Our hands-on run of Battlefield 4 at Gamescom turns into a story of suicidal bravery and catching sick air.
By Joab Gilroy on August 28, 2013 at 4:30 pm
The sea was angry that day my friends. Angry like an old man trying to send back soup at a deli.
We’ve got the bomb. The red light atop it flashes alongside a rhythmic beep as we gun it away from the shore, seeking refuge in the waves. A storm has set in over the Paracel Islands, a small archipelago east of Danang in the South China Sea, and the waves roll, creating a moving set of cover.
As I take us out to sea my shipmates do what they can to take care of those behind us. The Patrol boat we’ve commandeered has a pair of miniguns and a rocket launcher, so as long as we see our enemies coming we can do something about them.
Two jet skis explode, taking four soldiers with them, and I begin to angle our boat back towards shore. Before when we were heading directly into the waves we lost speed as we hit the crest – slicing into waves at a 45 degree angle lets us conserve more momentum, so we begin to streak quickly back towards land and our objective.
Waves are networked, which means they model the waves for everyone on the server all at once. Apparently this wasn’t always necessary – when the waves were inconsequential and boats were used only for transport, waves were only networked for people on the same water vessel.
Waves in Battlefield 4 are part of the “Levolution” strategy for the game – where players notice both large and small scale differences across the map. In the case of the Siege of Shanghai the player causes these differences by blowing up the TV building at point C or activating any of a number of switches to change the game in the player’s advantage. In the case of Paracel Storm, the level changes itself via the storm, and eventually one of the destroyers lingering on the edge of the combat area crashes into an island.
This, of course, happens alongside the destruction the Battlefield series is now famous for.
Bullets pepper the deck of our boat, killing one of my squad mates. I push down harder on the W and Shift buttons – as if that will make us faster somehow – and swing the boat’s 30mm cannon around to find our attacker.
Of course it’s an attack helicopter. And of course I have the ATGM (Anti-Tank Guided Missile) equipped instead of Anti-Air. Another member of my squad goes down and the game alerts me to the fact that I’m the last squad member standing.
In Battlefield 4 squad members work together to earn Field Upgrades during matches – a series of perks given to a squad as they do well throughout a match – and they dissolve atthe end of a match. At Gamescom these included perks like Explosive Resistance, a health boost on the defensive side and an increased Sprint on the offensive side. The trick here is that when an entire squad gets wiped, you lose one level of your Field Upgrades – if Health Boost is your fourth tier upgrade and you get wiped, you lose the upgrade and need to build back up to it again.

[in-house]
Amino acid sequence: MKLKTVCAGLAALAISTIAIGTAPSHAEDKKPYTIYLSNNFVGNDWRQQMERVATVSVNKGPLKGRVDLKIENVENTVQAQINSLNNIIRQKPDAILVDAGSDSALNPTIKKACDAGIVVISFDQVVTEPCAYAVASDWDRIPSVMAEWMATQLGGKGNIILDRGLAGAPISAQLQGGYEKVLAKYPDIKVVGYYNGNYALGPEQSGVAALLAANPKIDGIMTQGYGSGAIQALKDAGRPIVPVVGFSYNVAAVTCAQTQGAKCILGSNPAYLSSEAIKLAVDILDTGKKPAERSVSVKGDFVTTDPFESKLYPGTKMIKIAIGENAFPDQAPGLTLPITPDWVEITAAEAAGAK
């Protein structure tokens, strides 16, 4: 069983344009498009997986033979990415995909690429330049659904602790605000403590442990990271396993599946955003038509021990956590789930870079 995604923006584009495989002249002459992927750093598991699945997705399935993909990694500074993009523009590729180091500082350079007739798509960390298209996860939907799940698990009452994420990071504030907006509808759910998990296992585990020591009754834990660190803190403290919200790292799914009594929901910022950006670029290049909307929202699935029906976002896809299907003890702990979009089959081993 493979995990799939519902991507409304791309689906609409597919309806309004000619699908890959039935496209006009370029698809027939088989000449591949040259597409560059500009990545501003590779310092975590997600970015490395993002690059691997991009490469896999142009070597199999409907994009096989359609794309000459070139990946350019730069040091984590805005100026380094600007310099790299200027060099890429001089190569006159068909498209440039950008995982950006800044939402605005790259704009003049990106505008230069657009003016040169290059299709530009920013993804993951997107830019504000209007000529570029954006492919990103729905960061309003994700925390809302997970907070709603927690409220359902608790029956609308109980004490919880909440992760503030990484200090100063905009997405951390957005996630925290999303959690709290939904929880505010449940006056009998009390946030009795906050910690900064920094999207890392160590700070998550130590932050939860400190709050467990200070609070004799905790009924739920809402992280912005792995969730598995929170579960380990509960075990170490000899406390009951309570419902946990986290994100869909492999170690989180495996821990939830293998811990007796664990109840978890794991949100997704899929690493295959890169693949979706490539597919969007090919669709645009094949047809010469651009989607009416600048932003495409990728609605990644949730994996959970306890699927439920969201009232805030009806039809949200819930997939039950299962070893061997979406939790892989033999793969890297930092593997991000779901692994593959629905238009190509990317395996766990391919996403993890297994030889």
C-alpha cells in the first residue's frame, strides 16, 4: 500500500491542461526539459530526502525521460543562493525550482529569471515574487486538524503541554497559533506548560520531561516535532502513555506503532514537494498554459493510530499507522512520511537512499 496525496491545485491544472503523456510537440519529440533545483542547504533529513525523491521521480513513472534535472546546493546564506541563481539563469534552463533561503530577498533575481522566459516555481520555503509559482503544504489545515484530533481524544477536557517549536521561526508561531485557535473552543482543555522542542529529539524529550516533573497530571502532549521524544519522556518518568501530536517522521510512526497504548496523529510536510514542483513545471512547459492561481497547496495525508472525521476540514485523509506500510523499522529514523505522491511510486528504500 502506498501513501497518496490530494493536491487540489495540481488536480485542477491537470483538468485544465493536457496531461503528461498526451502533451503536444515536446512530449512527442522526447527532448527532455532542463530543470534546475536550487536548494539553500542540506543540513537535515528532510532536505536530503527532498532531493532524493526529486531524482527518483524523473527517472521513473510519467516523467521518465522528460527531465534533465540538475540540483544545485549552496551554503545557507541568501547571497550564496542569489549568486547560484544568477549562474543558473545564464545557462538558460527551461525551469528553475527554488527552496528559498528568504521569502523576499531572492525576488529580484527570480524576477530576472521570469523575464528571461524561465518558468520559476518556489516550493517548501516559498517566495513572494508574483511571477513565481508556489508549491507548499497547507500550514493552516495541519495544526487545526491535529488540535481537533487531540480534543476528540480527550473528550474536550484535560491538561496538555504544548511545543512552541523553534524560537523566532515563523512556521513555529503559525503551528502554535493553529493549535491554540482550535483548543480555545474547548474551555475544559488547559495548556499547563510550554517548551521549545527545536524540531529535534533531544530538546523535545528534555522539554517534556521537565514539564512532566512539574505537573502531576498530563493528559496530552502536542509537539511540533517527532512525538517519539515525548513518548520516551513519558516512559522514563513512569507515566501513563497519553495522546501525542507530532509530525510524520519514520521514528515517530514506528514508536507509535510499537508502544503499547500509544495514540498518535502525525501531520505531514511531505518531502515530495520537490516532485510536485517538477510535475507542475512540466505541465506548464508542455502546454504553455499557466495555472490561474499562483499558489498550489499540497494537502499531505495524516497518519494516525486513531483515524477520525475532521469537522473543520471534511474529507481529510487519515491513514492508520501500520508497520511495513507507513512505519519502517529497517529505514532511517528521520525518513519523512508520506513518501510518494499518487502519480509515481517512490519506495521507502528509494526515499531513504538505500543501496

I start unloading into the helicopter with my 30mm cannon, and I take a speculative shot with the Anti-Tank missile. It misses, and I head directly underneath the chopper to make things hard on it.
As we close in on land things get worse. What seems like the entire enemy team (minus one helicopter pilot) is shooting at me from the island with the bomb objective, my only respite being the still rolling waves. I need to choose – either I reverse, and try to get to another objective location while the chopper continues to hammer me or I attack the island and hope for a miracle.
Whether it’s jetlag or that I’m just not very smart, I decide to kamikaze at the island. The 30mm starts tearing into my opponents as I charge the island, and their fire dissipates for a moment before kicking in stronger than ever. My screen starts to go red as I begin to take damage, and as I sink low into the trough of a particularly large wave, my life flashes before my eyes.
I think back to the time I was born, almost four minutes ago, at the helm of this boat. I remember the first time I killed a man when I ran over his jet ski. I recall my brothers getting cut down in a hail of gunfire.
My eyes narrow.
I can’t go out like this. I haven’t even taken my first steps yet! I won’t go out like this.
Like a man possessed, I start firing through the waves. I cackle (in my head, it’s a public space and I don’t want to embarrass myself) as it seems to work, my foes falling before me. Behind me the chopper bears down, spitting up water as it tries to get a line on me. I break through the crest of the wave and get air, my action movie fantasies playing out all at once. My screen is a dark red now, and I know I’m about to die as the boat crashes into the shore but I jump out anyway, bomb in hand, and start fighting my way to the bomb site.
And then, at the last second, in a twist straight out of the worst Matthew Reilly book (for those keeping score at home, the worst Matthew Reilly book is all of them) my squad mates spawn on me. I hit the deck as one of them drops a medkit and my screen clears up again. Behind me, a friendly Z-11 attacks the Chinese helicopter, taking its attention away from the ragtag crew of strangers who make up Juliet Squad.
As I make my way to the bomb site – a large fuel tank – the rip/tear sound of a rocket-propelled grenade makes its way towards me. I turn to find its source, but it’s already too late. The missile crashes into the ground behind me and explodes outwards, the shockwave obliterating my internal organs even before shrapnel can pierce my skin, and I ragdoll to the ground. The bomb drops on the floor, and as I wait for rebirth I hear it plant, tick over and explode.
Now we just have to do it all again, three more times.